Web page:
Censored Olvera Street mural to get visitor center

The mural
The mural "America Tropical" after Getty conservators removed paint that had been applied to censor the work's content.
J. Paul Getty Trust

City of Los Angeles and Getty officials unveiled yesterday plans for a $9 million visitor center for a long-hidden, historic mural in downtown L.A.’s Olvera Street.

Mexican muralist David Alfaro Siqueiros painted “America Tropical” on a second story, outdoor wall in 1932. The artist criticized United States imperialism in Latin America by depicting as the painting's central image an eagle perched atop a crucified Mexican Indian.

Tim Whalen, director of the Getty Conservation Institute, said the painting’s theme led city leaders to paint over the work soon after it was finished. “This mural is a remarkable object. Regrettably it’s a ghost of itself,” he said.

About 30 years ago art historians began calling for the mural’s preservation. The work had inspired a generation of Mexican American artists in the 1970s. Whalen said the Getty became involved in the work’s preservation about 20 years ago because it’s one of L.A.’s cultural treasures.

“Think about Los Angeles and look at the public art that’s in this city, the mural “America Tropical” at El Pueblo is probably the most important work in as much as it was done by one of the most important 20th century artists,” Whalen said.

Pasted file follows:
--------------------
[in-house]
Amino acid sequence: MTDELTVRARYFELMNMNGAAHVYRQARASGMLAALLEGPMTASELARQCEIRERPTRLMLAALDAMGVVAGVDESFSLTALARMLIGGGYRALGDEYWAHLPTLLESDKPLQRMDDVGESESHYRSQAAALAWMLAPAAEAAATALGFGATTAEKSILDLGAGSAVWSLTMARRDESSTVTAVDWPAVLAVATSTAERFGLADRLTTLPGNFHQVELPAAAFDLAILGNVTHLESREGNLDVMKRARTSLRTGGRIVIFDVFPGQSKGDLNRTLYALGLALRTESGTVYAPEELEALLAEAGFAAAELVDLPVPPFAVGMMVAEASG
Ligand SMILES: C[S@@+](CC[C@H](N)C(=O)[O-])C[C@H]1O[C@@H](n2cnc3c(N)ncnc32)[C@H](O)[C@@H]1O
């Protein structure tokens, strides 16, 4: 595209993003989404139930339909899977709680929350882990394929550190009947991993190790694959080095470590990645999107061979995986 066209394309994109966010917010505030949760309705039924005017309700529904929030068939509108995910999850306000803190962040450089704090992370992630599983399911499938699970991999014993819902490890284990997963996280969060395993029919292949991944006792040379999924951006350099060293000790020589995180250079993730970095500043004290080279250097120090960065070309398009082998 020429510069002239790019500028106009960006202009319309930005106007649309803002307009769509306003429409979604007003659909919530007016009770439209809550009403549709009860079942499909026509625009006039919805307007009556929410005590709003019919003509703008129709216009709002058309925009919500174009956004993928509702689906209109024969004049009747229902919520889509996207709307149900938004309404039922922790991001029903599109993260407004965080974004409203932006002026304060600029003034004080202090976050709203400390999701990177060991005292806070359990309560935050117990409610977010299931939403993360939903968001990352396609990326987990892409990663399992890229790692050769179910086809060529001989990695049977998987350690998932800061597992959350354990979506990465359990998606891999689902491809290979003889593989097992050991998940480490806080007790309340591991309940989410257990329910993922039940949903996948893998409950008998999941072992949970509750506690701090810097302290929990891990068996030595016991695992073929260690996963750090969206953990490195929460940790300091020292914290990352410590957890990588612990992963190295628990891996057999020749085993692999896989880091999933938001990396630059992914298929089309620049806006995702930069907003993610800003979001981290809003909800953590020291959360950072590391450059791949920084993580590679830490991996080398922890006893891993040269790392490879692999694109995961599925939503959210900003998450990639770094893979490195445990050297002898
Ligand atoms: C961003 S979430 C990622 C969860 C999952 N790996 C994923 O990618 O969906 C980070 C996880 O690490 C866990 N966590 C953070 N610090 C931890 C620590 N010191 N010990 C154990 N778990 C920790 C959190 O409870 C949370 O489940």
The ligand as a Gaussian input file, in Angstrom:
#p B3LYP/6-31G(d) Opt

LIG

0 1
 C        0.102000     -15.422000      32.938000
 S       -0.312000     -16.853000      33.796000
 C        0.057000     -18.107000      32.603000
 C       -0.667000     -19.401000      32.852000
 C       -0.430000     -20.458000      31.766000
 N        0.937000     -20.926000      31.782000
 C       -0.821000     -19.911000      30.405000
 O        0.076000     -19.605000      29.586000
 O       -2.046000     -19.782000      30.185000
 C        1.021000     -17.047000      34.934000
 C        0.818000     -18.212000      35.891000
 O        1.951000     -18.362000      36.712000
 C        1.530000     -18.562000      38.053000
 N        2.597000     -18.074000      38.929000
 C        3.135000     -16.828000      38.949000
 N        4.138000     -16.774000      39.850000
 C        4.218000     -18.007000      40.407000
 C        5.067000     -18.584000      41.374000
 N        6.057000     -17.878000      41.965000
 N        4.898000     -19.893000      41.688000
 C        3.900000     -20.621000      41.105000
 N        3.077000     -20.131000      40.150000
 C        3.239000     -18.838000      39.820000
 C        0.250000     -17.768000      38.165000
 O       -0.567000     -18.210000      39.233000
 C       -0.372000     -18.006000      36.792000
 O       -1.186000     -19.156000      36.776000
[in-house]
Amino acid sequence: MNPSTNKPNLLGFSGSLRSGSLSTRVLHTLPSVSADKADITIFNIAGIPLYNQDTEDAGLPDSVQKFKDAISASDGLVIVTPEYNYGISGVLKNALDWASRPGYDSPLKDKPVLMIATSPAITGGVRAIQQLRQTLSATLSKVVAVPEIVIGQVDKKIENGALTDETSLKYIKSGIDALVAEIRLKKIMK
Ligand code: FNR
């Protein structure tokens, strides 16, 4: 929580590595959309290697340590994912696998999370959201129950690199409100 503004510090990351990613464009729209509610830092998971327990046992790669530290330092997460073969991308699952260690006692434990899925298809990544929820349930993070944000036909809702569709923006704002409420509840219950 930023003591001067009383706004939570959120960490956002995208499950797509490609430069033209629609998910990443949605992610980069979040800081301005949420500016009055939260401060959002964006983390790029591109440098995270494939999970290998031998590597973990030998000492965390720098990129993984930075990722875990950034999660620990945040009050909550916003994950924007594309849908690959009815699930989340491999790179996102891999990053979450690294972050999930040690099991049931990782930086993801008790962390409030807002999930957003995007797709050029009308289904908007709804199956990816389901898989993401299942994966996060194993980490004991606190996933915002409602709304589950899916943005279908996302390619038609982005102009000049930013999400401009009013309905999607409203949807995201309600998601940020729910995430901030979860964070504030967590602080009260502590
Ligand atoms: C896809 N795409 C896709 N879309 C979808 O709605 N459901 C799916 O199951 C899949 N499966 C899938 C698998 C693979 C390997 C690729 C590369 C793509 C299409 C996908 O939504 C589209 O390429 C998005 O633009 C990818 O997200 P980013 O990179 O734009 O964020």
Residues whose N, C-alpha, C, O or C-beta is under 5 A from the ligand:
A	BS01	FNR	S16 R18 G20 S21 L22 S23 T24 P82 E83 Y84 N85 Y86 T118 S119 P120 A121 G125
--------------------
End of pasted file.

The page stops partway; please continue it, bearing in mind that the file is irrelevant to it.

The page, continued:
The sun, wind, and earthquakes, along with Siqueiros’s painting techniques have deteriorated and damaged the mural's once vibrant colors. The extent of the damage led the Getty to opt against trying to restore the work to its original condition.

The purpose of the visitor center, Getty conservationists said, will be to tell the story of the mural and give the socio-political and cultural background in Los Angeles at the time the painting was completed. The center will include wall text, projections, and interactive interviews of historians. The center is set to be completed by 2013.

Many Los Angeles artists, elected officials and leaders in the Mexican American community attended the unveiling of plans for the center at the Taper Auditorium in L.A.’s Central Library. L.A. City Councilman Jose Huizar told the crowd, “We have to uncover this beautiful mural and show it to the world.”